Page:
Gear Reviews

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89 44122
Fujifilm X-Pro1 with the XF18mm

Introduction

Dear Streethunters.net Readers,

It is time for another camera review for Street Photography! This will be the 3rd camera review we have done so far. In the past we have written a review about the wonderful Ricoh GR for Street Photography and the powerful Canon 6D for Street Photography. Both those reviews are highly recommended because they are from a Street Photographer’s perspective.

Today, we will review a camera that was talked about by many when it first hit the market. Some praised it for what it had to offer, others gave it a serious beating because of its really bad AF performance. There are numerous reviews about it all over the web, and countless YouTube videos and tutorials on how to get best results from its focusing system. Despite any quirks this camera may have it is still a wonderful work of engineering that produces some of the most amazing files one could hope for. Today we review the Fujifilm X-Pro1.

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22 17147
The Canon 6D for Street Photography

Introduction

At Street Hunters we like to review gear for our readers so you can get an idea of how gear performs and if it might work well for you and your style of photography. In this review I will analyse my own Canon EOS 6D, to tell you my experiences with using this camera. Being a DSLR camera, the 6D isn’t a type of camera most well known for street photography. However, DSLRs are incredibly versatile cameras and many people may have bought them for a wide variety of uses, and will want to apply them to street photography. Equally some photographers will be using them to photograph for their business (perhaps weddings, or sports), and then also using the same camera to pursue street photography as their hobby. For some reasons as to why a DSLR is good for street photography, check out Rob Heron’s Guide to Using A DSLR for Street Photography.

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95 39931
The Ricoh GR for Street Photography

Introduction

Streethunters.net is a website that has been going on now for nearly 2 years. I remember when we published our first post in May 2013, we shared it with the world and we got something like 1 or 2 visits. But we didn’t stop. We persisted and since then we have been blessed with a growing number of simply fantastic Readers!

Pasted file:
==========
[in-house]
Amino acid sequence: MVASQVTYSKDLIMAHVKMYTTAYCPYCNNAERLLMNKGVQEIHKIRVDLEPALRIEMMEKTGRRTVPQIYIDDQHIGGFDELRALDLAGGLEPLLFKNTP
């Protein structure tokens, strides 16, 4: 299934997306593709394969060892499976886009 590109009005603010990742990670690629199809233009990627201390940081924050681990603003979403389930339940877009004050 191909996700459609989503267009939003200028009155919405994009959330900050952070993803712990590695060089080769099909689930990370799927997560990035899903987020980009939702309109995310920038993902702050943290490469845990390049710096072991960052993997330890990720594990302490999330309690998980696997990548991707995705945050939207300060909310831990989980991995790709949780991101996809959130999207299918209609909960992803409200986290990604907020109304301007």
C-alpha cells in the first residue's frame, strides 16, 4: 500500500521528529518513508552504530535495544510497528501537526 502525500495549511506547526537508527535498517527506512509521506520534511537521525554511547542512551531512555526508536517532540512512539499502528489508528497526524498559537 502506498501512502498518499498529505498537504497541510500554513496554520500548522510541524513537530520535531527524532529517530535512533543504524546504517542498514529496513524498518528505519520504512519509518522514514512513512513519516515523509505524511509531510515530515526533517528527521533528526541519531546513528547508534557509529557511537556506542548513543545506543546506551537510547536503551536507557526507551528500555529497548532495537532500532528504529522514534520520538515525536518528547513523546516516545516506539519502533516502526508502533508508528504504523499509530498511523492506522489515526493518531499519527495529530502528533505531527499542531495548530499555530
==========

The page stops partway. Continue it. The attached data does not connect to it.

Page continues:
Some of you are active in our highly interactive GooglePlus Community, the SHRC, some prefer to comment here on our website. Others participate in the conversation on our StreetHunters YouTube channel, or the StreetHunters Facebook page. We also get messages from you on our Twitter and our Streethunters.net Flickr Group.

We are so very grateful for your constant involvement and simply amazing ideas and suggestions. We try to do our best to share with you topics that we hope you find interesting and helpful. In return we get your extremely useful feedback in return, your valuable perspective on our work and most importantly we feel how strong your support is. Thank you all.

A couple of months ago, one of you dear Readers named Buru Lwyd, wanted to support Streethunters.net with a unique and special way. It all begun from a simple Social Media post where I expressed my desire about trying out a specific camera. He owns one of those cameras, so he thought it would be a good idea if he sent me his, so I could try it, put it through it’s paces and then let him know what I thought about it. That way I would see for myself if I liked it and I would know if I would be willing to buy one. So, he sent it over to the Streethunters.net HQ here in Crete and I got to spend a couple of months with it. The camera that I had the opportunity to borrow was none other than the King of Street Photography itself, the Ricoh GR!

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17 1824
Olympus Trip

Well, I did “it”.

I succumbed to peer pressure. Analog bullying, if you will.

I bought a film camera.